Veganuary is featured in the Food Museum’s Meat the Future exhibition in Suffolk, which delves deep into the UK’s meat-centric diet, from bacon sandwiches and roast dinners to lamb curries and pepperoni pizzas.
A collaborative effort between the Food Museum, Oxford University Museum of Natural History and Oxford University’s Livestock Environment and People (LEAP) research programme, Meat the Future aims to get visitors to stop and think about the environmental repercussions of our meat-heavy diet. It will be on display until 5 May 2024.
The environmental toll of animal agriculture
Meat the Future showcases groundbreaking research on the environmental consequences of animal farming, taking visitors on a journey through history and raising thought-provoking questions about the future of food production.
Scientific research shows that eating a plant-based diet is one of the most impactful things we can do to reduce our impact on the environment. Yet globally, a staggering 90% of the population consumes meat and this is projected to increase in the coming years.
The Food Museum is displaying colourful Veganuary wristbands – used in the 2015 campaign and representing the charity’s positive and upbeat attitude – as it highlights the impact our campaign has played in shifting Britain’s attitude to plant-based diets.
The wristbands were the perfect symbol to show participation and support and made great conversation starters, leading to increased awareness of veganism and inspiring others to get involved.
Veganuary’s impact on Britain’s food landscape
Since launching in 2014, Veganuary has helped millions of people try a vegan diet. YouGov research carried out in 2022 shows the role Veganuary has played in normalising plant-based food. The poll found that nearly three-quarters (71%) of adults in Great Britain have heard of Veganuary and nine per cent have participated.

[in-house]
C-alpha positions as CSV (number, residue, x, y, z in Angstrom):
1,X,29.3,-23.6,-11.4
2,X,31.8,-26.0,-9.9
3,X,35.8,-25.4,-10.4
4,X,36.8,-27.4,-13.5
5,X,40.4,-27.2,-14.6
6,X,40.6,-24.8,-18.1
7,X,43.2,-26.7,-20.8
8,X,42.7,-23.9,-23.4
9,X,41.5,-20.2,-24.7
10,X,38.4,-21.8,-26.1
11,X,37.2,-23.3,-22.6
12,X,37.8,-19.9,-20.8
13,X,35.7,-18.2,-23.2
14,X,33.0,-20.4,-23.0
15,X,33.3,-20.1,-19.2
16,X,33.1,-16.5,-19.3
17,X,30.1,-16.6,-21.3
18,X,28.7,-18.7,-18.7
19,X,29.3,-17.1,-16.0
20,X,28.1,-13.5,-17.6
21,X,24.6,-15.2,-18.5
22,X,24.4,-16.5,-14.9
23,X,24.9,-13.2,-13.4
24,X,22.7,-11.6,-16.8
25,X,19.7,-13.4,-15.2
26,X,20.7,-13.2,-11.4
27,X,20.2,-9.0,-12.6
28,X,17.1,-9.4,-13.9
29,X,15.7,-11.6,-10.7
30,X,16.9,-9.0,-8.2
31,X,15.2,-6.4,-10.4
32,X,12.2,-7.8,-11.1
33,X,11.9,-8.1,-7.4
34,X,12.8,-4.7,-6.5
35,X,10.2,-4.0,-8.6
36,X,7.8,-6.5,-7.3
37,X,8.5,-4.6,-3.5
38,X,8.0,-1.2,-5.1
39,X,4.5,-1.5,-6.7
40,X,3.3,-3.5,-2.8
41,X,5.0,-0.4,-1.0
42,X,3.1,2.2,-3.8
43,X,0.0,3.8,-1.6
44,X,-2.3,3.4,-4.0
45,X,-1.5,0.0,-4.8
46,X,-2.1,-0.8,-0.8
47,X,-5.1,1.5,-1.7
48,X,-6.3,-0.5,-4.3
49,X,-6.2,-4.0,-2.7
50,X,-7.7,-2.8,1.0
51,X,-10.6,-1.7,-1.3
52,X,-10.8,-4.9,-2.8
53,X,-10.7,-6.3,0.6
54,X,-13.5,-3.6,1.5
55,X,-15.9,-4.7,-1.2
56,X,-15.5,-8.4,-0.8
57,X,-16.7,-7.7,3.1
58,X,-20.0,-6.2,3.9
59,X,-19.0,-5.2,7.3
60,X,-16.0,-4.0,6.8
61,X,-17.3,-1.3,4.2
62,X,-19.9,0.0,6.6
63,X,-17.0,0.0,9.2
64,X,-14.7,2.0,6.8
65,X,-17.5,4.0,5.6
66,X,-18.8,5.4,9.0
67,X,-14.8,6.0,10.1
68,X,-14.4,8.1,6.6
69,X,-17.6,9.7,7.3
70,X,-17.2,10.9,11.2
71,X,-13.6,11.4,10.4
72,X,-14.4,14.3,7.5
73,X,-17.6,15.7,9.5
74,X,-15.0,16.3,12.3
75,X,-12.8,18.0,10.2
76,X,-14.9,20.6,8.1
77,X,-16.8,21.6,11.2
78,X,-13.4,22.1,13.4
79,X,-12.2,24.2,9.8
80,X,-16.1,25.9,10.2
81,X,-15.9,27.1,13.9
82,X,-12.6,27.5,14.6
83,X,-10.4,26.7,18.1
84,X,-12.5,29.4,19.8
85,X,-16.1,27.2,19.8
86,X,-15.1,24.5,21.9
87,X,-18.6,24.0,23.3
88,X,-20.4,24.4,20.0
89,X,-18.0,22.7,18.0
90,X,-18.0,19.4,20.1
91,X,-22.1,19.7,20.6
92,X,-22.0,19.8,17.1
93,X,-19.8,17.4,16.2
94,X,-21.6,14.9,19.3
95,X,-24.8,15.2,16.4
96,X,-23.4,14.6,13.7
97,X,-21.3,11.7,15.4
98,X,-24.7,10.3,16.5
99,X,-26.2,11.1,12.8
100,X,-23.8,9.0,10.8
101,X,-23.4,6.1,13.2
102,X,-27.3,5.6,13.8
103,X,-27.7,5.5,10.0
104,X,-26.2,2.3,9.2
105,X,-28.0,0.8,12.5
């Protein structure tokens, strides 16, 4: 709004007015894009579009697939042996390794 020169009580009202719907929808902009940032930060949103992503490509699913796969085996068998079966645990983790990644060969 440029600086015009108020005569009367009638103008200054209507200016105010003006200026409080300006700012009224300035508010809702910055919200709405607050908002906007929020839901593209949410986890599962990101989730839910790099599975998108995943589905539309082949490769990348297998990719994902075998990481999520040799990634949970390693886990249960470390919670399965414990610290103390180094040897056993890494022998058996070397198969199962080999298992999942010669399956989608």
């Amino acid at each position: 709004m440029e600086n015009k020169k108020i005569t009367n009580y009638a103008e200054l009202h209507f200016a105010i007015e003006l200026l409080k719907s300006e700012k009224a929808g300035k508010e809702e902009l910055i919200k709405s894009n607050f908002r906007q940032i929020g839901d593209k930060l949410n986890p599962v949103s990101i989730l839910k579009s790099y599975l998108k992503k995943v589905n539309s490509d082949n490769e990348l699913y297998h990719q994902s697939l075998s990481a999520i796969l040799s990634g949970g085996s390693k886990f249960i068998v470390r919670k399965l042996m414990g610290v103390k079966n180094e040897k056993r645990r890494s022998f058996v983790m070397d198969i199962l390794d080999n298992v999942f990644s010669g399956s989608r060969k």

Over the last 10 years, Veganuary has become a household name in Britain and thousands of plant-based products and menu items have been launched during the campaign. From the iconic Greggs vegan sausage roll in 2019 to McDonald’s taking the McPlant nationwide last year, the widespread impact Veganuary has had on Britain’s food landscape is undeniable.
Is the future of food plant-based?
Although meat consumption is on the rise globally, alternative proteins are becoming more popular, and the plant-based food industry is set to be worth $77.8bn by 2025. With the increasing awareness of the environmental impact of meat and the growing visibility of initiatives like Veganuary, many people are opting for plant-based alternatives.
Meat the Future offers visitors intriguing facts and interactive elements to encourage people to think about where our food comes from. Whether you’re a staunch meat eater or a dedicated vegan, this exhibition promises to be an enlightening experience.
Find out more about Meat the Future here.